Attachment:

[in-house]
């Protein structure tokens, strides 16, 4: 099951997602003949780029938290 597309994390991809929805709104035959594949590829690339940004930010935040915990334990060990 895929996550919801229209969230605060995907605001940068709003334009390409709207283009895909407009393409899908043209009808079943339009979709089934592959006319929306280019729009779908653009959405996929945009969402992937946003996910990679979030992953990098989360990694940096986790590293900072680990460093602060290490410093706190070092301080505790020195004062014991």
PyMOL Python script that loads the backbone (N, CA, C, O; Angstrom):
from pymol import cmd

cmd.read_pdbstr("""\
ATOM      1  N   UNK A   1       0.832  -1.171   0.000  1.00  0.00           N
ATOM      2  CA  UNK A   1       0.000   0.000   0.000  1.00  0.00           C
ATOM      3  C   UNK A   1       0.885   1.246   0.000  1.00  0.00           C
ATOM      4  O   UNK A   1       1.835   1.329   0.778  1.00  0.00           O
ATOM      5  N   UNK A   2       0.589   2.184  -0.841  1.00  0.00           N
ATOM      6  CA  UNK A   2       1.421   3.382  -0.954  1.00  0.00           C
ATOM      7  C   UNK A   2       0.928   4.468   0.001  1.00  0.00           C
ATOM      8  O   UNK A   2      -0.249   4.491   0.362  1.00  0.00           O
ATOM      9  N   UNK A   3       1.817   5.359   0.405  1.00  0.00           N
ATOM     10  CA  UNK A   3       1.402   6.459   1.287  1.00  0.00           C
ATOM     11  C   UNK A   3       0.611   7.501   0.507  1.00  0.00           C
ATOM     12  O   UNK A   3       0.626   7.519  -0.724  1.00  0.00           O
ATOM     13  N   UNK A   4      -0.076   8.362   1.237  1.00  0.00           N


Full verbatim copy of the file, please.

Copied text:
[in-house]
């Protein structure tokens, strides 16, 4: 099951997602003949780029938290 597309994390991809929805709104035959594949590829690339940004930010935040915990334990060990 895929996550919801229209969230605060995907605001940068709003334009390409709207283009895909407009393409899908043209009808079943339009979709089934592959006319929306280019729009779908653009959405996929945009969402992937946003996910990679979030992953990098989360990694940096986790590293900072680990460093602060290490410093706190070092301080505790020195004062014991």
PyMOL Python script that loads the backbone (N, CA, C, O; Angstrom):
from pymol import cmd

cmd.read_pdbstr("""\
ATOM      1  N   UNK A   1       0.832  -1.171   0.000  1.00  0.00           N
ATOM      2  CA  UNK A   1       0.000   0.000   0.000  1.00  0.00           C
ATOM      3  C   UNK A   1       0.885   1.246   0.000  1.00  0.00           C
ATOM      4  O   UNK A   1       1.835   1.329   0.778  1.00  0.00           O
ATOM      5  N   UNK A   2       0.589   2.184  -0.841  1.00  0.00           N
ATOM      6  CA  UNK A   2       1.421   3.382  -0.954  1.00  0.00           C
ATOM      7  C   UNK A   2       0.928   4.468   0.001  1.00  0.00           C
ATOM      8  O   UNK A   2      -0.249   4.491   0.362  1.00  0.00           O
ATOM      9  N   UNK A   3       1.817   5.359   0.405  1.00  0.00           N
ATOM     10  CA  UNK A   3       1.402   6.459   1.287  1.00  0.00           C
ATOM     11  C   UNK A   3       0.611   7.501   0.507  1.00  0.00           C
ATOM     12  O   UNK A   3       0.626   7.519  -0.724  1.00  0.00           O
ATOM     13  N   UNK A   4      -0.076   8.362   1.237  1.00  0.00           N